In last week’s column, I expressed alarm regarding what I perceived to be a shift in thinking on the issue of electronic communications on the part of the American Bar Association’s Standing Committee on Ethics and Professional Responsibility in Formal Opinion No. 11-459. Prior decisions, regarding communications with clients, such as ABA Formal Opinion No. 99-413, focused on the sensitivity of the issues being discussed when determining the most appropriate and secure method of communication.
However, in Op. No. 11-459 the Committee appeared to depart from its prior reasoning when it stated that “A lawyer sending or receiving substantive communications with a client via e-mail or other electronic means ordinarily must warn the client about the risk of sending or receiving electronic communications using a computer or other device, or e-mail account, to which a third party may gain access.” This conclusion implies that any type of electronic communication poses a risk, and a corresponding duty to warn, simply by virtue of the method of dissemination of information.
I don’t believe that the Committee’s intent was to discourage attorneys from using electronic communications with their clients. Far from it. Instead, I believe this broadly worded conclusion was an unintentional oversight. However, its effect is far reaching since the Committee’s conclusions, while not binding, are used as a reference by state ethics committees and thus set the tone on matters of ethics nationwide.
This arguably unintentional message sent to attorneys--that electronic methods of communication are inherently suspect--could not have come at a more pivotal time. Our profession is at a crossroads and any message that discourages adaptation to new technologies could have drastic effects, both short term and long term.
This is because technology is advancing at a rate never before seen. Think back to our lives just a decade ago, as we pass the 10th anniversary of September 11th. That horrible day that is forever etched into our collective conscious also serves as a technological benchmark. Recall that there were no smart phones, no cell phones with built in cameras or video capabilities, no ability to instantaneously provide updates and information via tweets or status messages.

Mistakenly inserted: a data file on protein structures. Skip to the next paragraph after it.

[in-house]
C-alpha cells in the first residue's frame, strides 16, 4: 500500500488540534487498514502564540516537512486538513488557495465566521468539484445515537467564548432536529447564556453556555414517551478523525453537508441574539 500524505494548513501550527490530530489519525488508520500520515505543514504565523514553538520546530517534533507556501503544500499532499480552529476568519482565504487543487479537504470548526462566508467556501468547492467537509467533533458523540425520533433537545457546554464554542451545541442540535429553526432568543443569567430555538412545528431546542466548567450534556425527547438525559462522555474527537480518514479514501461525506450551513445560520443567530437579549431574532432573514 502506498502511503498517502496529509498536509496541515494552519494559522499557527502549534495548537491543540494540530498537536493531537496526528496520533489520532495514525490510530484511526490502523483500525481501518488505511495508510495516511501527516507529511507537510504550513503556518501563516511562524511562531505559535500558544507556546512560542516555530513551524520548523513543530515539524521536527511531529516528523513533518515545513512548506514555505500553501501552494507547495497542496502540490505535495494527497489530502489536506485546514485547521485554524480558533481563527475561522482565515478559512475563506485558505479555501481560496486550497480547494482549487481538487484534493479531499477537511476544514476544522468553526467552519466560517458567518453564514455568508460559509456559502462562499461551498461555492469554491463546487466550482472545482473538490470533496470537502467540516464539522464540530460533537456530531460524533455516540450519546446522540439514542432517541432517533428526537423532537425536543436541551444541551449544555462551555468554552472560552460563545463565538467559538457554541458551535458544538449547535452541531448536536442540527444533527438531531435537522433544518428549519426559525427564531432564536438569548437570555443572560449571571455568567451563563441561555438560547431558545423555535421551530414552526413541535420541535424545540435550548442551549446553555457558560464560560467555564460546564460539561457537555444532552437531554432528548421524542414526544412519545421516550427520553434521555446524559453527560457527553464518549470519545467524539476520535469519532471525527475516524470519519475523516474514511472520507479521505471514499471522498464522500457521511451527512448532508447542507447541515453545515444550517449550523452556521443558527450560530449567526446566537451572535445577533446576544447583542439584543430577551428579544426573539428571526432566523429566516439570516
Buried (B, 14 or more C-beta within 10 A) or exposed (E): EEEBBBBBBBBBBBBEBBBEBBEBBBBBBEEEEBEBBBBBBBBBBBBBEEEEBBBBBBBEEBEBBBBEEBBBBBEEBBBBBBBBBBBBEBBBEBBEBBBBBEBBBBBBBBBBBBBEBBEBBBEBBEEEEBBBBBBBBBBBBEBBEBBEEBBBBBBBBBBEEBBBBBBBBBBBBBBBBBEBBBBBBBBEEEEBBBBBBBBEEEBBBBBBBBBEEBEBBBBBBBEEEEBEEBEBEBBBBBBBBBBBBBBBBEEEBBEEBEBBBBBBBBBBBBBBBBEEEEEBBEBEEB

For many of us, the past 10 years passed unbelievably quickly and it seems as if September 11th happened just yesterday. And yet, since then, so much about our day-to-day lives has changed. And much of that change accelerated at an incredible, never-before-seen rate during the latter half of the decade.
By way of perspective, consider this timeline:
February 2004--Facebook launched as student only site
April 2005--Gmail launched in private beta
June 2006--Google Spreadsheets, Google’s first non-email cloud product, launched
July 2006--Twitter launched
August 2006--Amazon EC2 cloud product released in private beta
September 2006--Facebook opened to the public. Its number of users increased from 12 million in 12/06 to 50 million in 10/07
June 2007--iPhone released in US
November 2007--Kindle released in US
July 2008--Apple launches the App Store
April 2010--iPad released in US
June 28, 2011--Google Plus launched in private beta and had more than 25 million users within 4 weeks
Over the last 7 years, technology has transformed our personal and professional lives. New, extremely profitable businesses exist that weren’t even conceivable just 5 years ago. Think about it--the rate of change has been mind boggling and unlike anything we’ve ever experienced.
Now, social media and smart phones are ubiquitous. Mobile apps, a concept that didn’t even exist until 3 years ago, will bring in more than $15 billion in revenue this year. The first Kindle wasn’t released until the end of 2007, but Amazon’s eBook store will generate more than $5 billion in revenue by the end of 2011 and 15% of Simon & Schuster’s revenue comes from eBooks.
More than 30 million iPads have been sold in little over a year. National news broadcasts regularly include references to tweets and Facebook pages. News breaks on Twitter and Google’s search engine tracks the flu more quickly and accurately than does the Center for Disease Control.
Finally, while it took radio 38 years to reach 50 millions users, television 13 years, and Facebook 3 1/2 years, it took Google Plus just 4 weeks to reach 25 million users.
It is indisputable--change is occurring at an incredible rate and this exponential change is affecting every aspect of our lives. The legal field is not exempt from this societal transformation and leaders in the legal field would be wise to acknowledge the level of change that is occurring, understand it, accept it and encourage lawyers to do the same. Because ethics committees set the tone, it is therefore imperative that they lead the way by issuing thoughtful and carefully worded opinions that provide lawyers with much-needed guidance in navigating this new and ever-changing world. To do anything else would be a disservice to the profession.
Nicole Black is a Rochester, New York attorney. She co-authors the ABA book Social Media for Lawyers: the Next Frontier, co-authors Criminal Law in New York, a West-Thomson treatise, and is currently writing a book about cloud computing for lawyers that will be published by the ABA in early 2011. She is the founder of lawtechTalk.com and speaks regularly at conferences regarding the intersection of law and technology. She publishes four legal blogs and can be reached at email@example.com.